run to the end of the year and are being evaluated – Plotnikoff is
involved in this – with plans to roll out nationally next year.

Intermediaries would provide the court with a report assessing the
witness’s level of communication as well as guiding the court on
questioning the witness and the problems they might encounter.

Intermediaries could make a huge difference to the ability of
children to give their best evidence by ensuring that they
understand the questions and the court understands their answers.
Clearly this support is needed. Half of the 50 child witnesses
interviewed for the report said they had problems with questions
because they had difficulty understanding the structure or the
vocabulary. Encouragingly, 16 children said the judge or magistrate
had intervened when questioning was inappropriate.

In July 2004, the government decided against piloting section 28 of
the act, which allowed pre-recorded cross-examinations. Although it
was acknowledged that pre-recording may not speed up the process,
there was, inevitably, dismay. As Esam says: “Given that
legislation was already on the books, to not even give it a chance
with a pilot was a disappointing decision.”

At the same time, though, the government made a commitment to look
at what could be done instead and set up a review of child

The steering group – consisting of an area child protection
committee young witness project, the Crown Prosecution Service, the
Office for Criminal Justice Reform, Department for Constitutional
Affairs, police, NSPCC and Victim Support – is due to pass its
results to ministers before parliament’s summer recess. Esam, the
NSPCC representative, is confident that changes will result,
although she cannot say what these might be.

But she will say that “we need improvements, not just in
legislation, but that can be implemented quickly”. For a start, she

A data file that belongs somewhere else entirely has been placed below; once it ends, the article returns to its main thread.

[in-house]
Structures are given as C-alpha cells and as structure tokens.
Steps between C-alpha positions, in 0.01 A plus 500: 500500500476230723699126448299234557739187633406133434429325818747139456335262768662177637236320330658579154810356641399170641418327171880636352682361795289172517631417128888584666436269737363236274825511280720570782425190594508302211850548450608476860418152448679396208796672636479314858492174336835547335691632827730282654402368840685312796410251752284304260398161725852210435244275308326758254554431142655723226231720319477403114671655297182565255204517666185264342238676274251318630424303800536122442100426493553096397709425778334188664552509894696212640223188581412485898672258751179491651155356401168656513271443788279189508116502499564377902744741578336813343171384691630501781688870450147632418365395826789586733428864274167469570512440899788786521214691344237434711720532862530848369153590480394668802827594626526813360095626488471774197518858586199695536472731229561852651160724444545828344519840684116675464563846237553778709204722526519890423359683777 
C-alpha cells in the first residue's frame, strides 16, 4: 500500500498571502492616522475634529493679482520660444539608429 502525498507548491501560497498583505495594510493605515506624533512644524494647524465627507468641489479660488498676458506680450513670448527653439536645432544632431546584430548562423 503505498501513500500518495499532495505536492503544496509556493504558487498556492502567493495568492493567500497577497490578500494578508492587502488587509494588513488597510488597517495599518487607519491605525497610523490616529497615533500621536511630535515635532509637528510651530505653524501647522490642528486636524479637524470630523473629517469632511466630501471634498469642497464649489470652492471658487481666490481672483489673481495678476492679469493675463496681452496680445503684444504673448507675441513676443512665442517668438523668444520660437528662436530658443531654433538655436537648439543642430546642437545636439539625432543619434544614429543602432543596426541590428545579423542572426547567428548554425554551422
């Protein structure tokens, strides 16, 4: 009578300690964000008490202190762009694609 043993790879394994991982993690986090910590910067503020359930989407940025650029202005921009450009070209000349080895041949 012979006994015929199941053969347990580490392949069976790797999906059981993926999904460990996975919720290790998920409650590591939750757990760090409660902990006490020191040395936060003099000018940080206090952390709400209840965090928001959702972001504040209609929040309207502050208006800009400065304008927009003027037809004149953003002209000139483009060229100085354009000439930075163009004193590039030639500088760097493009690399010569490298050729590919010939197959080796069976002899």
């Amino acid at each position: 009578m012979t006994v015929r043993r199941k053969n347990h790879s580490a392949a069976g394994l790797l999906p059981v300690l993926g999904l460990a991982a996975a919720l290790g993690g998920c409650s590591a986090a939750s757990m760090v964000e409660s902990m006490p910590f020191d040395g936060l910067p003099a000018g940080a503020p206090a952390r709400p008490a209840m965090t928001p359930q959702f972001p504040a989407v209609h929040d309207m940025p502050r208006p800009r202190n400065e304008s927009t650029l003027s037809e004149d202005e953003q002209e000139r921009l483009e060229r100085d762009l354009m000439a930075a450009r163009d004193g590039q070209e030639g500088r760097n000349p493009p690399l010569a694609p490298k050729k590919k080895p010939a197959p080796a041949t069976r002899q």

would like delays to be monitored and statistics to be

The report flags up another area of concern – that of pre-trial
preparation. All courts have a witness service for vulnerable
adults and children offering pre-trial support, such as visiting
the court beforehand to see who sits where. Children are referred
to the service by the police, but some forces are better than
others at identifying child witnesses.

Consequently, in 2003-4 more than 18,000 vulnerable or intimidated
witnesses, including children, were only discovered by the witness
service on the day of their trial, so they had no pre-trial

Esam says: “It isn’t just for their welfare, it’s in the interests
of justice. Pre-trial support inevitably reduces their stress
levels and that means better quality evidence. It’s no use having
legislation saying they are entitled to special measures if they
are not being identified.”

Middlesex Guildhall Crown Court has a good referral system to its
witness service. Lina Wallace, witness service senior co-ordinator,
ensures that she meets every child witness so that, even if they
have more than one witness supporter from pre-trial to actual
trial, hers is a recognisable face at all times.

The role of witness supporters is purely one of support and
practicality. Consequently, they are barred from knowing the
details of cases or offering legal advice. Wallace says children
want to be told exactly what is going to happen: “Once you get
talking to them they don’t see you as part of the system. If a
child has things they want to talk about but don’t want to talk to
the police we give them a card and they can phone us with parental

“Things have improved over the years and we are working towards a
better criminal justice system for children, but there’s always
room for improvement.”

(1) J Plotnikoff, R Woolfson, In Their Own Words. The Experiences
of 50 Young Witnesses in Criminal Proceedings, NSPCC, Victim
Support, 2004